At the same time, I am skeptical of making a goal that relies to some extent on the agency of another. For example, if I am a missionary, I can easily make a goal of the number of hours I plan to study, to proselyte, etc. But it is another matter to even prayerfully and with inspiration to set a goal for the number of people that I plan to baptize. I can do all in my power to find people to teach, to teach them with the spirit, to help them make and keep commitments, etc., but ultimately the decision to be baptized is theirs, not mine. If someone chooses to not be baptized, is this somehow a reflection of my lack of faith?

    Or, if I’m reluctant to make a goal that relies on another’s agency, does that reflect a lack of faith on my part?

    • Reply admin January 29, 2009 at 4:17 pm

      Yes, Jim. As we write our goals, we must be sensitive to the agency of others. Maybe that is why we must sense from God what goals He would have us set.


  • Reply Candleman January 28, 2009 at 10:21 pm

    I don’t have any doubt that Elder Packer and President Heber C. Kimball were absolutely correct. Still, I’d sure like more details, especially from Elder Packer.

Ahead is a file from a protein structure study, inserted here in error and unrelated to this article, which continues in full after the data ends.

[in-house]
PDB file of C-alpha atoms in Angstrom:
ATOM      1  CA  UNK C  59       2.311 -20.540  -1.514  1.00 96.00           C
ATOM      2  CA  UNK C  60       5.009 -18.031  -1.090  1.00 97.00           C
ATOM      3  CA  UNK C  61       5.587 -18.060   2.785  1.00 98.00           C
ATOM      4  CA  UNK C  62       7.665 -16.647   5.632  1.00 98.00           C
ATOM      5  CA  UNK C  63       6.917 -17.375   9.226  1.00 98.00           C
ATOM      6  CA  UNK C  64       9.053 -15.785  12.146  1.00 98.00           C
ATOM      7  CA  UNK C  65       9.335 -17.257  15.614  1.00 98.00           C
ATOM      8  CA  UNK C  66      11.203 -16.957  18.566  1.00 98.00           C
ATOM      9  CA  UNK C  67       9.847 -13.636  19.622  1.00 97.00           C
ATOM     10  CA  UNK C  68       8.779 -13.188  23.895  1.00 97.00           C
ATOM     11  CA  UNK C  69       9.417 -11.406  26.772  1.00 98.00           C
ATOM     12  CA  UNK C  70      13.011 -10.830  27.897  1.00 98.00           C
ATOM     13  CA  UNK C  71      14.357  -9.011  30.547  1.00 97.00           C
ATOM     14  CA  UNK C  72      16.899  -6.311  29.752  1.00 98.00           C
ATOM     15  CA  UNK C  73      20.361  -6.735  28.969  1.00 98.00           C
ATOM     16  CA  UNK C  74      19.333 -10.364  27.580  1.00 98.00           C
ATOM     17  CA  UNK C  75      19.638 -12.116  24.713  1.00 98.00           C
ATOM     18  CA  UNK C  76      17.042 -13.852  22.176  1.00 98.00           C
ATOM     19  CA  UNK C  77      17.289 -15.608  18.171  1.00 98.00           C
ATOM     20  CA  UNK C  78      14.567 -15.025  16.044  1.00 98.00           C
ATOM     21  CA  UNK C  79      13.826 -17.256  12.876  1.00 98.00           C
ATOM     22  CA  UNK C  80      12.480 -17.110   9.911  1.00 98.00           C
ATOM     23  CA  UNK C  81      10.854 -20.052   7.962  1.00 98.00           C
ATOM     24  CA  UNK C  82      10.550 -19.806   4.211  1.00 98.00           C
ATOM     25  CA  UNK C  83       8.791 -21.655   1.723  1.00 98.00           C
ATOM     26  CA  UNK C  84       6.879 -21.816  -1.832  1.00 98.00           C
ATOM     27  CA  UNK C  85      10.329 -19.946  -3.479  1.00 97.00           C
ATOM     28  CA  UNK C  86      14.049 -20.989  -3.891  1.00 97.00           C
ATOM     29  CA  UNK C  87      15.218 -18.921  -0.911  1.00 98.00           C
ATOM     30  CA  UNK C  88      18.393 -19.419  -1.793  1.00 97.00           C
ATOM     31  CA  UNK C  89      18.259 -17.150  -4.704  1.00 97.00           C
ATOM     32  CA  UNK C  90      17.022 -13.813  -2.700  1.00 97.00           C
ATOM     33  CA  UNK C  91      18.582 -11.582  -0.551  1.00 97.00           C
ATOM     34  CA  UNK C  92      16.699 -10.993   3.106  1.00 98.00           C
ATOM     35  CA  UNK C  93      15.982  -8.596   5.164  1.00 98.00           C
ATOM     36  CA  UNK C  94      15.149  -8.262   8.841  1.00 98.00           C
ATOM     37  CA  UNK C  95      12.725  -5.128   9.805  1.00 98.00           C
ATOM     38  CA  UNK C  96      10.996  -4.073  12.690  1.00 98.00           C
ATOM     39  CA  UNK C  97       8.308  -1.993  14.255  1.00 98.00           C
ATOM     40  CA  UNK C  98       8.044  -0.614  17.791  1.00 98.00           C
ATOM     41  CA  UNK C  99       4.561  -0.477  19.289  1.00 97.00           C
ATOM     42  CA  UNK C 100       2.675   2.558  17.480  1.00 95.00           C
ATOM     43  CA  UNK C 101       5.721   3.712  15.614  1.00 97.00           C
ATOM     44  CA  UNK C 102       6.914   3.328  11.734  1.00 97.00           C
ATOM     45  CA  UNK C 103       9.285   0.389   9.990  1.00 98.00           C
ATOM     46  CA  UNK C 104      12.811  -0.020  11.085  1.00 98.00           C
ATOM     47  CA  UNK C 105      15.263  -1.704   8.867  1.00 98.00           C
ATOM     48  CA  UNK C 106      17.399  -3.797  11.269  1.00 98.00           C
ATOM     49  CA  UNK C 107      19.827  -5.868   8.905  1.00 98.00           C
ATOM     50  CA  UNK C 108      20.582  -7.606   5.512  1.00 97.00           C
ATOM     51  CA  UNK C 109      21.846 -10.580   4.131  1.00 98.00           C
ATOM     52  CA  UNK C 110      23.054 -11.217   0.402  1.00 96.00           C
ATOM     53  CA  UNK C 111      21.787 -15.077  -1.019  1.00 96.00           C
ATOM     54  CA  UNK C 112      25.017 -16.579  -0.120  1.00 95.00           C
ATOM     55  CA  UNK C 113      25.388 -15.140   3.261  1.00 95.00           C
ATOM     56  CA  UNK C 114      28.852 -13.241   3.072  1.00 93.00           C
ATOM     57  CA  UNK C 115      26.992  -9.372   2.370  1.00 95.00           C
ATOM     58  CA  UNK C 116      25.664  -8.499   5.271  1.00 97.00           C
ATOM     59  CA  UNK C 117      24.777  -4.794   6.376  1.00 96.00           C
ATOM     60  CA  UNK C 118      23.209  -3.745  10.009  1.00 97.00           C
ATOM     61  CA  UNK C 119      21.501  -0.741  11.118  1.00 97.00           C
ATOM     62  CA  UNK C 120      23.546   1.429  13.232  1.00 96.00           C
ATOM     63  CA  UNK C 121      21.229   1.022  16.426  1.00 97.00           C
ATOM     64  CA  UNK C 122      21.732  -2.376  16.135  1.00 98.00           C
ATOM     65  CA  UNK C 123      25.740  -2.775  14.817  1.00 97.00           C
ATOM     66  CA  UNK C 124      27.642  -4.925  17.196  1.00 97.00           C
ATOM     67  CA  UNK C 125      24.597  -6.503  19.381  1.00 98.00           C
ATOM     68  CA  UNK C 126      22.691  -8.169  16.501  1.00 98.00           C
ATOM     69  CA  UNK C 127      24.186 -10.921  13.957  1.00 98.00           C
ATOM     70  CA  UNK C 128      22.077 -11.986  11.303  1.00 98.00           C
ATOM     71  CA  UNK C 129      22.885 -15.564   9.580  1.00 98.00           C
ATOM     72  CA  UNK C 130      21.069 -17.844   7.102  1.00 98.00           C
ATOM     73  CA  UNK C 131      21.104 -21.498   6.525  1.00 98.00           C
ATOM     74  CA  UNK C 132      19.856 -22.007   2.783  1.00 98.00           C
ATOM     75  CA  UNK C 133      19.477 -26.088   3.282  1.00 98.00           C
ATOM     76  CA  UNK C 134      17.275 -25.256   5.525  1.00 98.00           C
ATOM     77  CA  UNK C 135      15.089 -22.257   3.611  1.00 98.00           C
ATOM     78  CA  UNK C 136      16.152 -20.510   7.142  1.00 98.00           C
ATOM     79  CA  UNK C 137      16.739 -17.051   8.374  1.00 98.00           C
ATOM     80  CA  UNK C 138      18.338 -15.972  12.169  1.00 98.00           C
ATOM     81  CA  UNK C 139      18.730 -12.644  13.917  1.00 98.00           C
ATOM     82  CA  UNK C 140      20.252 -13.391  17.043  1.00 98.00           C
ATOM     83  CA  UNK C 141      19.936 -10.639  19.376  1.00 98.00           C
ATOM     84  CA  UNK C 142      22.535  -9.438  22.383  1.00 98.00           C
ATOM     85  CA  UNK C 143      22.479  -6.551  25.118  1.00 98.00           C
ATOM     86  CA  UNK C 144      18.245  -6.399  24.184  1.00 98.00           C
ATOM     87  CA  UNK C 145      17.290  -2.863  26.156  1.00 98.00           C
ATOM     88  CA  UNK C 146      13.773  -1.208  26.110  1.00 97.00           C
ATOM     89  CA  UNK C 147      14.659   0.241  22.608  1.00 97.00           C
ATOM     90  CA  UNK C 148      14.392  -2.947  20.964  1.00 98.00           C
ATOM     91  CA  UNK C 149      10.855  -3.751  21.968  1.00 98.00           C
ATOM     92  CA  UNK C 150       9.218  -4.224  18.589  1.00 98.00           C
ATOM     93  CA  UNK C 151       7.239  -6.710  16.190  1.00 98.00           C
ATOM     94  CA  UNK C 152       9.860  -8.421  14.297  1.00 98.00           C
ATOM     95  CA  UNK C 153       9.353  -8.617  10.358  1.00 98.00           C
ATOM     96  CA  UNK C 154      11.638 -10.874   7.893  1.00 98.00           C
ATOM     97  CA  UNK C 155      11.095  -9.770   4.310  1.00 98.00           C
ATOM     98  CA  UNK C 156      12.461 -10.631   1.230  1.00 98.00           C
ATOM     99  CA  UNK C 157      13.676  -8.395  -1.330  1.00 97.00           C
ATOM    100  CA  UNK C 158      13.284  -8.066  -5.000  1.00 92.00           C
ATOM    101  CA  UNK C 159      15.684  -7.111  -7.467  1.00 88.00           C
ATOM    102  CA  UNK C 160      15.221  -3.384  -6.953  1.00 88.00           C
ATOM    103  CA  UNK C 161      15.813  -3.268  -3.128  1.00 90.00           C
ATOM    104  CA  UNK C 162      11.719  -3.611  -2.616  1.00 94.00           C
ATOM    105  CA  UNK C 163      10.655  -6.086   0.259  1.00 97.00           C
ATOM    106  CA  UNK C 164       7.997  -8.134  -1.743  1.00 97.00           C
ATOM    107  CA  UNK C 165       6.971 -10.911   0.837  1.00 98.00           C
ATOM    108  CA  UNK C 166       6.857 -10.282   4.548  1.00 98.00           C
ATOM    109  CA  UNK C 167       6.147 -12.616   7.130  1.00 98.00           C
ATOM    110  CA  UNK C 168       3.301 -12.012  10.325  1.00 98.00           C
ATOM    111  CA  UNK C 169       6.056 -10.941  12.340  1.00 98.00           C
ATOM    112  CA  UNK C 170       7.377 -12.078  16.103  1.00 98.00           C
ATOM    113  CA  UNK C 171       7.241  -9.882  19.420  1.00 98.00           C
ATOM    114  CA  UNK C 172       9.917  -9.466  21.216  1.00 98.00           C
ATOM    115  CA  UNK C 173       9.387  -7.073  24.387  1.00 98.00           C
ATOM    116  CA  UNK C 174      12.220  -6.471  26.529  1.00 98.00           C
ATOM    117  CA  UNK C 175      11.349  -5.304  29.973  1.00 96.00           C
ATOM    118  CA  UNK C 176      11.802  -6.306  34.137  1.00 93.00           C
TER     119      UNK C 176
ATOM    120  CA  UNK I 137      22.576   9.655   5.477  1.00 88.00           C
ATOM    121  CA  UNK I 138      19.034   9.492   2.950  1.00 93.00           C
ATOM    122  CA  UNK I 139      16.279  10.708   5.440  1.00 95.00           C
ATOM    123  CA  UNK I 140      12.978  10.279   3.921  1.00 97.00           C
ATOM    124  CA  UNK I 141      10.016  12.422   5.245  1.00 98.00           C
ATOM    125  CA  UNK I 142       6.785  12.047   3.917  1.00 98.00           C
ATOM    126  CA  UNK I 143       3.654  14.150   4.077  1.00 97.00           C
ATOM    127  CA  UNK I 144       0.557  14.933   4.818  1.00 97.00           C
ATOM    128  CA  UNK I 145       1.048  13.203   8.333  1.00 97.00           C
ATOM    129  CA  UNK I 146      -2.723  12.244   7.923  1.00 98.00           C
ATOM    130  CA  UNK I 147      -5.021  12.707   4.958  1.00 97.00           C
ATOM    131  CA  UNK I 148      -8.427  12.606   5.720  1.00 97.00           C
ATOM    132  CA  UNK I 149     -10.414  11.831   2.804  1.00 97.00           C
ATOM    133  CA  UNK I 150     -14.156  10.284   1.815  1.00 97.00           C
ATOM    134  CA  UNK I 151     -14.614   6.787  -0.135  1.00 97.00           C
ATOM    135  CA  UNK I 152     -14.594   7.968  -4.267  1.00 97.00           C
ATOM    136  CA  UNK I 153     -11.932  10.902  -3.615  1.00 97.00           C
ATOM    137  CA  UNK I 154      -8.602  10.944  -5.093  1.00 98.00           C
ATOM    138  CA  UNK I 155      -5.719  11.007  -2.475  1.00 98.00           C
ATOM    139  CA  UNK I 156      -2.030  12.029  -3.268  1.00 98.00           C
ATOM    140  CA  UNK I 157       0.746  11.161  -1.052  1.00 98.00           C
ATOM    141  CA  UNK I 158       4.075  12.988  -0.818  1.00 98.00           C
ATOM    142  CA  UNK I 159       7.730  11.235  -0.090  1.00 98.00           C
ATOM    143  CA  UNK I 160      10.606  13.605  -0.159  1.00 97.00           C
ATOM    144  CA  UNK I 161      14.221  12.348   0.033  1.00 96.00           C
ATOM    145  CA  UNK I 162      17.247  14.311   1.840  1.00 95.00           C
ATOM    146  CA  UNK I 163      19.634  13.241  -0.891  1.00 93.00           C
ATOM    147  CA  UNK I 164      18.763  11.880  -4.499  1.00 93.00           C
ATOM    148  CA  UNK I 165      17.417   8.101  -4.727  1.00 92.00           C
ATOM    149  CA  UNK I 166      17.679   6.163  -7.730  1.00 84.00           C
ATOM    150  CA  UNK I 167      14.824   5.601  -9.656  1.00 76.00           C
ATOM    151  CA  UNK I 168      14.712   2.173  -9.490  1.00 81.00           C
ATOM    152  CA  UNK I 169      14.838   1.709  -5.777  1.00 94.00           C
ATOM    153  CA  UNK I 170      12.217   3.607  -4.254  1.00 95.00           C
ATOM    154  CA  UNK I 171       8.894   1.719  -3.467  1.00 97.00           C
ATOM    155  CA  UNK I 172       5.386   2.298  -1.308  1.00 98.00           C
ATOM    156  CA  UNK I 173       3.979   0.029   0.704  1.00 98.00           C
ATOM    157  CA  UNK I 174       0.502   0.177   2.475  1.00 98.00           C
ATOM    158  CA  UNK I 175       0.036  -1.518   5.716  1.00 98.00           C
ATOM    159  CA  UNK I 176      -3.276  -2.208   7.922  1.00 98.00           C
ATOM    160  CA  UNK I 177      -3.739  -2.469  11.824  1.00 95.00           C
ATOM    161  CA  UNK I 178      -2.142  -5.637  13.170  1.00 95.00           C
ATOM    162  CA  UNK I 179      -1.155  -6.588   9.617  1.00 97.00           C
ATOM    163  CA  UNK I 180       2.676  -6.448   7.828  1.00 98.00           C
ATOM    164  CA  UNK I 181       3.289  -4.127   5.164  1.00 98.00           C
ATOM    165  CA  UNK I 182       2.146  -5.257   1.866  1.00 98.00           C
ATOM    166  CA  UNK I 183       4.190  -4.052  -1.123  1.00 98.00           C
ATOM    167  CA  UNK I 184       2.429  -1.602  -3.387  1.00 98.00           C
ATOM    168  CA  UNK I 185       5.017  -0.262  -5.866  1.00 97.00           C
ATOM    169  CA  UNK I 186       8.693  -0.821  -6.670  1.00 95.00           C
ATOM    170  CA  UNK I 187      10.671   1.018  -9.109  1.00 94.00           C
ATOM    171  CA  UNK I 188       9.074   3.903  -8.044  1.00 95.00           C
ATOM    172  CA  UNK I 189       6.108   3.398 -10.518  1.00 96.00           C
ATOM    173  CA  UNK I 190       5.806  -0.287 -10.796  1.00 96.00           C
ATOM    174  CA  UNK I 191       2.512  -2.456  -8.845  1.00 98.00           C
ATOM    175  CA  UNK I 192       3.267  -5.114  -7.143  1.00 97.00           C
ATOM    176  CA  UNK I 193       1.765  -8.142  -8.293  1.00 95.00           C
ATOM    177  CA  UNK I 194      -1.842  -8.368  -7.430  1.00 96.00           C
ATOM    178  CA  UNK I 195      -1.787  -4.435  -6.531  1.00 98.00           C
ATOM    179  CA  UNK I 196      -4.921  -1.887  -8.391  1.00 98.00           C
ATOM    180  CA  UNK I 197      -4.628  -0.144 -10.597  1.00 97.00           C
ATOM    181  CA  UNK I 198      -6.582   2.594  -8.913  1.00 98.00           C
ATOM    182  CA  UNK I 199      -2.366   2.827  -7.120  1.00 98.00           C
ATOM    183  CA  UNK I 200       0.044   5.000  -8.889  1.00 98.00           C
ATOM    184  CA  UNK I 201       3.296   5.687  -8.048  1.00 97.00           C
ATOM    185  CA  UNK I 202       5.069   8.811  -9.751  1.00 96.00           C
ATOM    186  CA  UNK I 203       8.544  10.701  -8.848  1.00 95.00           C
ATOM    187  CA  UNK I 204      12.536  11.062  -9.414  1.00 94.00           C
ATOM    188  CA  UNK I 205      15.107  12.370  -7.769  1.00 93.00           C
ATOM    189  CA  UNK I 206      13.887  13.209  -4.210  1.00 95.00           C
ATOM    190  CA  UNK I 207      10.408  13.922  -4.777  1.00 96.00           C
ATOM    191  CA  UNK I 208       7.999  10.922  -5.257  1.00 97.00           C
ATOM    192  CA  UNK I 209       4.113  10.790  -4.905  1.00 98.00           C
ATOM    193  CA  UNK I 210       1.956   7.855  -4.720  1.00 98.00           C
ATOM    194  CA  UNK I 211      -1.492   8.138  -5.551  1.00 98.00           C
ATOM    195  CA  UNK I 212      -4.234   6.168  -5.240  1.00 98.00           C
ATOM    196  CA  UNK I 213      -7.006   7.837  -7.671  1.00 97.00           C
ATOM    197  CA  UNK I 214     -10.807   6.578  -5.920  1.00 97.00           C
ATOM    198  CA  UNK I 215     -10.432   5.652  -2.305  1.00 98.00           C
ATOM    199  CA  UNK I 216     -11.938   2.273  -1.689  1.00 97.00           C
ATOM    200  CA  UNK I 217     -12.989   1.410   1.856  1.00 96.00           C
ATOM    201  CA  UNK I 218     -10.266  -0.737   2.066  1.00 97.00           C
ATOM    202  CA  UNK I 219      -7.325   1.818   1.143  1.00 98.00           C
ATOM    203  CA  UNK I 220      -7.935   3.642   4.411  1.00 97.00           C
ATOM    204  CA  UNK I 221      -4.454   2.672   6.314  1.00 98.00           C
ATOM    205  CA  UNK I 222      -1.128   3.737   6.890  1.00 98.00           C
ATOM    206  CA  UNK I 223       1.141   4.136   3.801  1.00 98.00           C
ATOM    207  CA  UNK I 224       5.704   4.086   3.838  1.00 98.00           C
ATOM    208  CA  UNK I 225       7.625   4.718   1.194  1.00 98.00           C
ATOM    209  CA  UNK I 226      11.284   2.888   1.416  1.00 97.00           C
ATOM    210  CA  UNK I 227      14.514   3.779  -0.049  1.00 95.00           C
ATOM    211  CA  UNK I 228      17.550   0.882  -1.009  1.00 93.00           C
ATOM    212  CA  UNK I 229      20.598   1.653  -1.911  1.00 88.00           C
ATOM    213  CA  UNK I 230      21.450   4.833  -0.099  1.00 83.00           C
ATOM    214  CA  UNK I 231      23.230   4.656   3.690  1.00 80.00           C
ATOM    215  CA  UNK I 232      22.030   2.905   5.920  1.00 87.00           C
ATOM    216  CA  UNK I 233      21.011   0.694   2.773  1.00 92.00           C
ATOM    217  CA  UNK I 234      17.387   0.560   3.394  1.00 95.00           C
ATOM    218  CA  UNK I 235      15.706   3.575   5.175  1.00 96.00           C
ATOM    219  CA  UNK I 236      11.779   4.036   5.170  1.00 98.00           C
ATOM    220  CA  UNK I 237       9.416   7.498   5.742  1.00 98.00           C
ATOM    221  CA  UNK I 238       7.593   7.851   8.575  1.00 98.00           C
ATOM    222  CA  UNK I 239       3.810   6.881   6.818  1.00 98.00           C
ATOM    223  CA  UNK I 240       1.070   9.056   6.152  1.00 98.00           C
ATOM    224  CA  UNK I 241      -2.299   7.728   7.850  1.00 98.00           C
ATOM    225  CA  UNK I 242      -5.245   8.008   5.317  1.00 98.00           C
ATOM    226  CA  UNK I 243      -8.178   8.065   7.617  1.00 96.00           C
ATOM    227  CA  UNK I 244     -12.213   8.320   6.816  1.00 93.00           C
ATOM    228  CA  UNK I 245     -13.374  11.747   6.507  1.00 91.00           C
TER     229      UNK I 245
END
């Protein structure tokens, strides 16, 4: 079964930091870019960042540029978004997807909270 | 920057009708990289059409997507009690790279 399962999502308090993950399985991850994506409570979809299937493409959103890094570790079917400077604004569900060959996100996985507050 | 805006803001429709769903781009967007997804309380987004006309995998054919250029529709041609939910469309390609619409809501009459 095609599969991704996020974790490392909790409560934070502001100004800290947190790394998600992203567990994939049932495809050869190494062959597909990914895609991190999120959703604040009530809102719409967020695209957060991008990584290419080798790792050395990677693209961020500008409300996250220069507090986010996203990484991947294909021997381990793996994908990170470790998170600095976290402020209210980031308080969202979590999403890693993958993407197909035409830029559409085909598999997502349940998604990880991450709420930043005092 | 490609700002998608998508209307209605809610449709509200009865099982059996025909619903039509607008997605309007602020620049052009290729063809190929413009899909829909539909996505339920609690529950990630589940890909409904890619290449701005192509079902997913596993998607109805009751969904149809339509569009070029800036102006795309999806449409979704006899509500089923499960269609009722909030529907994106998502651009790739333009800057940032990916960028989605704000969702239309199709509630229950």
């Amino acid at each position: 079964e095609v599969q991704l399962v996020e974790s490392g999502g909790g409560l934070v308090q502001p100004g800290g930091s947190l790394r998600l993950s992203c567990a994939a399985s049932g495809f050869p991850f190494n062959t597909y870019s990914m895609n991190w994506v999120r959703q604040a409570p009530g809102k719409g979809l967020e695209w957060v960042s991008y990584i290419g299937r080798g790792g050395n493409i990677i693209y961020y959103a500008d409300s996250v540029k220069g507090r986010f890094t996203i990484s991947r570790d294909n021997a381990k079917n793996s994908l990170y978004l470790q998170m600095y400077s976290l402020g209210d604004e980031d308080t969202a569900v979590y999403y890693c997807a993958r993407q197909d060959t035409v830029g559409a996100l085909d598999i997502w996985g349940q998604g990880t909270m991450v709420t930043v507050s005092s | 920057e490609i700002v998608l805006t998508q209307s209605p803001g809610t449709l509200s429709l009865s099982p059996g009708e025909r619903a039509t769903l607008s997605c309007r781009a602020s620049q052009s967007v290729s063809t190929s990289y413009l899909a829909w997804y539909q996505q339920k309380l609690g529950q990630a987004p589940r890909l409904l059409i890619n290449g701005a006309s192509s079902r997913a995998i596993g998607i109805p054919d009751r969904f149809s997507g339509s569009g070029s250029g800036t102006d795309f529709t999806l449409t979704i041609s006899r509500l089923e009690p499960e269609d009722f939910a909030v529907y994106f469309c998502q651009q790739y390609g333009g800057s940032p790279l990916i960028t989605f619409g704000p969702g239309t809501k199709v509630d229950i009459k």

I’m not too comfortable specifying which blessings God might give me.

    I don’t look upon Him as a vending machine.

    I’ve found things work better, for me, to ask God what He’d like me to do, rather than presuming to direct Him around the universe.

    I’m a lot more comfortable waiting to see what He has to give me, that telling Him what I want.

    Now, don’t get me wrong, I have hopes, dreams and even goals. But I don’t have any terms. Wanting life on my terms always leads to disaster. Accepting life on God’s terms, on the other hand is relaxing, rewarding, amazing and divine. God’s great gifts always exceed my feeble hopes and desires. I’ve had occasion to suspect that insisting on my own desires, which were granted, precluded something better. Can’t have that!

    • Reply admin January 29, 2009 at 4:17 pm

      Yes, Candleman. You’re right. But I wonder if submitting to His will and making requests can be merged into one seamless whole. Maybe when we sit peacefully with God, He will give us the right desires. Then, when we ask for the things we want, He gladly grants them.

      This way He is teaching us to do exactly what He does: Act with great power while being in total alignment with Truth, Goodness, Eternity, Law.

      What do you think?


  • Reply Kristen January 29, 2009 at 4:39 pm

    As we discussed this in my home, we also wished for more details. I feel very inspired when I read something like this, but then questions arise: